A renowned Oxford University archaeology professor has won damages after a law firm failed to register his interest in his mother’s property. The firm’s negligence allowed the house to be sold without his consent after he was written out of her will.
In 2003 Dr Jean Weddell set up a trust to pass her London property to her son, Professor Christopher Gosden on her death. Law firm Halliwell Landau which set up the trust, failed to register a restriction on the property’s sale at the Land Registry.
In 2007 Dr Weddell entered a civil partnership with barrister, Wendy Wood, and changed her will. When Dr Weddell died in 2013, she left nothing to her son, who subsequently discovered the house had been sold in 2010 without his knowledge.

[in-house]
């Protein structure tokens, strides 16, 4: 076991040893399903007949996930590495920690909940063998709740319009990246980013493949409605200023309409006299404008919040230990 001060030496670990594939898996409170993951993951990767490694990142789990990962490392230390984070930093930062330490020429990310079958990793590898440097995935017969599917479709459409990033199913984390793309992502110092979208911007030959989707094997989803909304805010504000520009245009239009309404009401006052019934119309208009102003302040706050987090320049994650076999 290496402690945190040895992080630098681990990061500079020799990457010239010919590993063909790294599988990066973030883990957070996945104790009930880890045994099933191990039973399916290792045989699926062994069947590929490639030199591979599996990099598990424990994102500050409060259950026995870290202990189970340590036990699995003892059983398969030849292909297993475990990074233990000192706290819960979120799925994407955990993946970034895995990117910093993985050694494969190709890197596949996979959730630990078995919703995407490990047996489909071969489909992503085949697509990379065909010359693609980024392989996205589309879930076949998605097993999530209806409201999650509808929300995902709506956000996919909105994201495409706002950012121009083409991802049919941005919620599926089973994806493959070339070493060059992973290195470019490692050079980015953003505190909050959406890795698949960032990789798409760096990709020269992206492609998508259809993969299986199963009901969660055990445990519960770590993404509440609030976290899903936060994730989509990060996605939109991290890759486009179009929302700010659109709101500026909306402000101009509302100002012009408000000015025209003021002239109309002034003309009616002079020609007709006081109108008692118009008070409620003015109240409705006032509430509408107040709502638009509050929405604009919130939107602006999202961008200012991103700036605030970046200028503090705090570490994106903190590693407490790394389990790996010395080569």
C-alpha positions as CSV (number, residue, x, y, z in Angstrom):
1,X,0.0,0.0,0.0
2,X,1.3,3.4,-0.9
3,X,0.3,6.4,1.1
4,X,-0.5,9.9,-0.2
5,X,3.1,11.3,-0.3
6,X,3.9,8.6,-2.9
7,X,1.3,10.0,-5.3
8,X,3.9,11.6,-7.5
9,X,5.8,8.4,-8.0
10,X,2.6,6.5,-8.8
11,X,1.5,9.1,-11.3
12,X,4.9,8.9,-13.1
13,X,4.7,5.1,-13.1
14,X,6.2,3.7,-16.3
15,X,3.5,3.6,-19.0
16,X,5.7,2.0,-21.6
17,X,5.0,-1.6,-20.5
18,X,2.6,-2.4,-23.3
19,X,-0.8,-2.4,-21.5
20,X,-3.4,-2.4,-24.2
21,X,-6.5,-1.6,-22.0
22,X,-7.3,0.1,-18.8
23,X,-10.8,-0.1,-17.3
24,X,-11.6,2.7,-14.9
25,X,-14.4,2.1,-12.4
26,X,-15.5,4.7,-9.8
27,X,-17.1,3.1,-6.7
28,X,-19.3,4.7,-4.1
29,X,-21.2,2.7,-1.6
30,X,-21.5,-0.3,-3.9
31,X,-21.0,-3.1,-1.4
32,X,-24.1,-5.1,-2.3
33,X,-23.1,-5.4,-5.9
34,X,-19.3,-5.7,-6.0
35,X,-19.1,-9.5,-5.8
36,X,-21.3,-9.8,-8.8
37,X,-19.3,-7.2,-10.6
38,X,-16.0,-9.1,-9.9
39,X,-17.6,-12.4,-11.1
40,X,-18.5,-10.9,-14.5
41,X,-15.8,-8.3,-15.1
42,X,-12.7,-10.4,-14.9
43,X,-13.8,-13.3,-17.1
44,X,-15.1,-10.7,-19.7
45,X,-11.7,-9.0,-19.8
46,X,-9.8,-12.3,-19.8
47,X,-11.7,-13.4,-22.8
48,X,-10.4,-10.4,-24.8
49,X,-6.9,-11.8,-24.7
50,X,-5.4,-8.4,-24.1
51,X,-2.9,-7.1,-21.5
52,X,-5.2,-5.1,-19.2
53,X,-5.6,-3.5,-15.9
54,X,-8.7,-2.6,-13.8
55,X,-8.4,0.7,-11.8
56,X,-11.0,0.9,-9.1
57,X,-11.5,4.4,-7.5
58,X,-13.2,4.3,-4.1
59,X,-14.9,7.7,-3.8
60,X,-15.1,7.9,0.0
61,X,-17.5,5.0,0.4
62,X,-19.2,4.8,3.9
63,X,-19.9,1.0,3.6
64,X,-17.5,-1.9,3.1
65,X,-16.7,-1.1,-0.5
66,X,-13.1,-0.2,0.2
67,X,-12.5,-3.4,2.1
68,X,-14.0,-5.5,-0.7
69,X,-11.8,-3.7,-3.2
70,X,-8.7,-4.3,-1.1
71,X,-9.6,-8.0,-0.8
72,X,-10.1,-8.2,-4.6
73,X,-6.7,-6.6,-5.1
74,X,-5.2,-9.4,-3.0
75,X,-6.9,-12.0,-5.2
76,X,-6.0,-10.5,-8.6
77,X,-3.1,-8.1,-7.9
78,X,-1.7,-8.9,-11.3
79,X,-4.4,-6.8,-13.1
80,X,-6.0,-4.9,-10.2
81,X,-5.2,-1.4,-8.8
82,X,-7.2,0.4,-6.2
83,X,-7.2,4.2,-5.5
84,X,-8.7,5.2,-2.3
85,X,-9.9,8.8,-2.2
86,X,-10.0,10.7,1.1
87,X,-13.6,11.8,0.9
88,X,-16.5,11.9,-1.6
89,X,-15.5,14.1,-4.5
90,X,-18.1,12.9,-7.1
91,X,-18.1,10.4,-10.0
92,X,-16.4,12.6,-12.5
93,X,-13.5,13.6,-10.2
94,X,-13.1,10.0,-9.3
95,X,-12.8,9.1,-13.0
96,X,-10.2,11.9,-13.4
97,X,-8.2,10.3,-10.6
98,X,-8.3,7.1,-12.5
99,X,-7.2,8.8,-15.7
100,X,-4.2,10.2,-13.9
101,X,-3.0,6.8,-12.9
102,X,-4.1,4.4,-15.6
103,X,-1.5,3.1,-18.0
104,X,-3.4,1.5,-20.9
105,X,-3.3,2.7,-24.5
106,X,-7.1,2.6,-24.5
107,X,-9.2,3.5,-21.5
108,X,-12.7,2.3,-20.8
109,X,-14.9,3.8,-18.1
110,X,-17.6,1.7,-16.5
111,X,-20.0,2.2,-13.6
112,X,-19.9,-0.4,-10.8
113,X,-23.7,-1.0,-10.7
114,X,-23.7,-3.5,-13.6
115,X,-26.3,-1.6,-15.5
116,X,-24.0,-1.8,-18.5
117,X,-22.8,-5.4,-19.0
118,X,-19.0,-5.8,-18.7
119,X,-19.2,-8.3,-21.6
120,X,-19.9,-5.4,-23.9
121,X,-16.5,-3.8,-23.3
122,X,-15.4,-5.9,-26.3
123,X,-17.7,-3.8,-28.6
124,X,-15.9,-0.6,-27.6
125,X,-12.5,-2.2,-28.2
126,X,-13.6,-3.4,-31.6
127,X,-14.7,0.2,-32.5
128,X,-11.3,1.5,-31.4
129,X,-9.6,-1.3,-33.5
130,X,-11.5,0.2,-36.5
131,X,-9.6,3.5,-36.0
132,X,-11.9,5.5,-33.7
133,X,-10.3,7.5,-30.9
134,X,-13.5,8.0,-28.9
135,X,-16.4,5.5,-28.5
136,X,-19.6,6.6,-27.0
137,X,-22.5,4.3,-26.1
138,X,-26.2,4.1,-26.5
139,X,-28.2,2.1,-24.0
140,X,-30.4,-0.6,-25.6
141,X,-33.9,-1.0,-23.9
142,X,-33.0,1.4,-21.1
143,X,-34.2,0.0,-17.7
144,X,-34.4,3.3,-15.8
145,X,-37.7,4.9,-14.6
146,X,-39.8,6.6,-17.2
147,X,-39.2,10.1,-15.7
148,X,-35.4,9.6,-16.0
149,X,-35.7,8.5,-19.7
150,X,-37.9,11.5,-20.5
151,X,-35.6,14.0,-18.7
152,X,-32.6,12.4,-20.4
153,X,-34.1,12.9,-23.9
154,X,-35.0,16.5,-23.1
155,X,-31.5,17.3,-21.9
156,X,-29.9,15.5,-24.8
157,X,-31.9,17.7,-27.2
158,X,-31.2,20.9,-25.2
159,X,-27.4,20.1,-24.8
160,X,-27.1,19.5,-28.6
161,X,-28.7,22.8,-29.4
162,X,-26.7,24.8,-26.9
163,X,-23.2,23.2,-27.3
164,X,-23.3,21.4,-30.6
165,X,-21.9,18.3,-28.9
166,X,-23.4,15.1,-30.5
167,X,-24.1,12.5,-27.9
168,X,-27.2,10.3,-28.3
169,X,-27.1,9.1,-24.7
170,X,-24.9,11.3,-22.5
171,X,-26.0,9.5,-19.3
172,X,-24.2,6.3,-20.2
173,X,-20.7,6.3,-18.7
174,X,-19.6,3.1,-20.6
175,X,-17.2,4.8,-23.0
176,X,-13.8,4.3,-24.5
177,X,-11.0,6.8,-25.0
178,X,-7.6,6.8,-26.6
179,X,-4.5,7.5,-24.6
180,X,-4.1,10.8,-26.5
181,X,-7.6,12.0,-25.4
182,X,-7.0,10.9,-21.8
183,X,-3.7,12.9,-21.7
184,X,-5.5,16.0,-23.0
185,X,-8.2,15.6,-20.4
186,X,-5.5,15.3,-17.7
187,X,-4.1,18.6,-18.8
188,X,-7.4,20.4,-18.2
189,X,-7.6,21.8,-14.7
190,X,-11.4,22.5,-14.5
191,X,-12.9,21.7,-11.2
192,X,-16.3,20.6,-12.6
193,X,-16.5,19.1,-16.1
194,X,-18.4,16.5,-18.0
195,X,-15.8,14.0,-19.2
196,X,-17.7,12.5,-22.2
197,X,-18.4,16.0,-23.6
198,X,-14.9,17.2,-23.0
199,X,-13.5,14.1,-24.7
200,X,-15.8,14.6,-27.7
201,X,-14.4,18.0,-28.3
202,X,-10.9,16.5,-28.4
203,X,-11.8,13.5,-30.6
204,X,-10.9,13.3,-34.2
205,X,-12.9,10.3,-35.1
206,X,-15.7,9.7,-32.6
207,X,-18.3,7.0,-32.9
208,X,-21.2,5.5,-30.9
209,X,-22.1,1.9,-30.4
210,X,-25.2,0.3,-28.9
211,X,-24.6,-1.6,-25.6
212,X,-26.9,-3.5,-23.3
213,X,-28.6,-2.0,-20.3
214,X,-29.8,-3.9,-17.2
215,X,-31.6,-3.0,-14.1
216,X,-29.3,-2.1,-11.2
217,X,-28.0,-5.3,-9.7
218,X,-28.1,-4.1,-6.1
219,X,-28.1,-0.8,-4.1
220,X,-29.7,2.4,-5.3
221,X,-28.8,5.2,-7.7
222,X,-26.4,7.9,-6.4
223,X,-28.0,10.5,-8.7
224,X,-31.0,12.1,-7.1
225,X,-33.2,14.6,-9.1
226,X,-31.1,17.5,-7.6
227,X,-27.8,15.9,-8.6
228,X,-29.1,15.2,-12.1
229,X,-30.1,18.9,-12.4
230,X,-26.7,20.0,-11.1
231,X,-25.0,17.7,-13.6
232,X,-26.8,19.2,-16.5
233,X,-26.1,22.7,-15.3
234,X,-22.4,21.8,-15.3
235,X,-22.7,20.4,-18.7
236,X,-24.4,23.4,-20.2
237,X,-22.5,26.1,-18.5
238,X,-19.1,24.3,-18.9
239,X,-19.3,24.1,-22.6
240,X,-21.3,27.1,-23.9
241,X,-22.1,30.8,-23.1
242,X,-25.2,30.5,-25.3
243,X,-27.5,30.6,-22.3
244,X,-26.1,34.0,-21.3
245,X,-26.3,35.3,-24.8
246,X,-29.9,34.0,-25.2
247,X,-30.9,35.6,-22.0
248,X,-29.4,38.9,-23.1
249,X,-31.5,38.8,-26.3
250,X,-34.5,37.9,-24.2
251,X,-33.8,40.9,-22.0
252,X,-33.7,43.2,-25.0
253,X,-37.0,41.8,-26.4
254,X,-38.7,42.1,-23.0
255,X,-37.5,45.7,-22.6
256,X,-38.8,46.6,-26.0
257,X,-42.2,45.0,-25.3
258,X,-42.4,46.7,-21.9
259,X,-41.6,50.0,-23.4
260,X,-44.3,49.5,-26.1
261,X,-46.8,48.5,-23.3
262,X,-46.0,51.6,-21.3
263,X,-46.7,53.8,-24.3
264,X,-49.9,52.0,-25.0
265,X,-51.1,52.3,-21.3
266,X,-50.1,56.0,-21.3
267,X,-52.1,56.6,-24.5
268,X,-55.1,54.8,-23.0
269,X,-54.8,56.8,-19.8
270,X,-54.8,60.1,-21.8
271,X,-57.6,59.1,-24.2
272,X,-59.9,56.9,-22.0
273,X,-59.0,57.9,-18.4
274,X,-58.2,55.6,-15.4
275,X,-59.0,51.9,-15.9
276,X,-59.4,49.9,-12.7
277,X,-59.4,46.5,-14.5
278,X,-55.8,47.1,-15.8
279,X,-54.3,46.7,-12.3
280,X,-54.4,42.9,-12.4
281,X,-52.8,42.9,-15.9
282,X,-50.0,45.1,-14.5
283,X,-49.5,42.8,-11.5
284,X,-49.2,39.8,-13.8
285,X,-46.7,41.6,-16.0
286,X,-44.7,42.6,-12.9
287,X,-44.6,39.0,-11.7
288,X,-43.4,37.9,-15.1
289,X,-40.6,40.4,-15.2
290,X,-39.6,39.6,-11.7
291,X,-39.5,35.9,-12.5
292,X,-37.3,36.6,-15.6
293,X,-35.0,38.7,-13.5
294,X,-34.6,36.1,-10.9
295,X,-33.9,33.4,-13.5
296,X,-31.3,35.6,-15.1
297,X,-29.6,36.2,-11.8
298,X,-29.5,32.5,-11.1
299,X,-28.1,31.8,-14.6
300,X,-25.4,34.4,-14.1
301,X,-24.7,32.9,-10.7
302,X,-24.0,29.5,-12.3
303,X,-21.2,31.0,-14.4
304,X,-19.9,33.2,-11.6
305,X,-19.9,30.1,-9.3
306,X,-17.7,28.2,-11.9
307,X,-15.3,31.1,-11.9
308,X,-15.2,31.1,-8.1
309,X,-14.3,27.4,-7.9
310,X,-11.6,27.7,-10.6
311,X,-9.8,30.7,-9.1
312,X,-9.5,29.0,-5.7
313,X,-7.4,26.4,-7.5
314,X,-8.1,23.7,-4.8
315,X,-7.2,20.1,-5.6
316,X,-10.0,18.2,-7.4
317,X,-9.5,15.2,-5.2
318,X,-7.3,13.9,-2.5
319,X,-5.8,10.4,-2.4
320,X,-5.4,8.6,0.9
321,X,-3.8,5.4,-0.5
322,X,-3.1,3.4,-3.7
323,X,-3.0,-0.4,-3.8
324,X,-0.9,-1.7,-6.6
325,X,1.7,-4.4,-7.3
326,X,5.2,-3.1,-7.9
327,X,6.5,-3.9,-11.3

Professor Gosden sued Halliwell Landau for negligence in allowing the house to be sold without his consent. In the High Court the judge agreed that the law firm had been negligent but ruled that Gosden had lost nothing as he would have been unable to persuade his mother to cancel the sale had he been aware it was happening.
Professor Gosden appealed. He argued that the issue was not whether his mother would have changed her mind, but rather that the solicitor’s negligence meant he had lost his power to veto the sale. The appeal judges unanimously agreed and awarded him damages against Halliwell Landau.
“This case shows how a simple administrative mistake by a solicitor can have serious knock-on effects for the firm,” said James Burgoyne, Director – Claims & Technical, Brunel Professions. “All lawyers need to have effective risk management and put in place peer checking procedures to avoid a simple oversight turning into an expensive negligence claim.”
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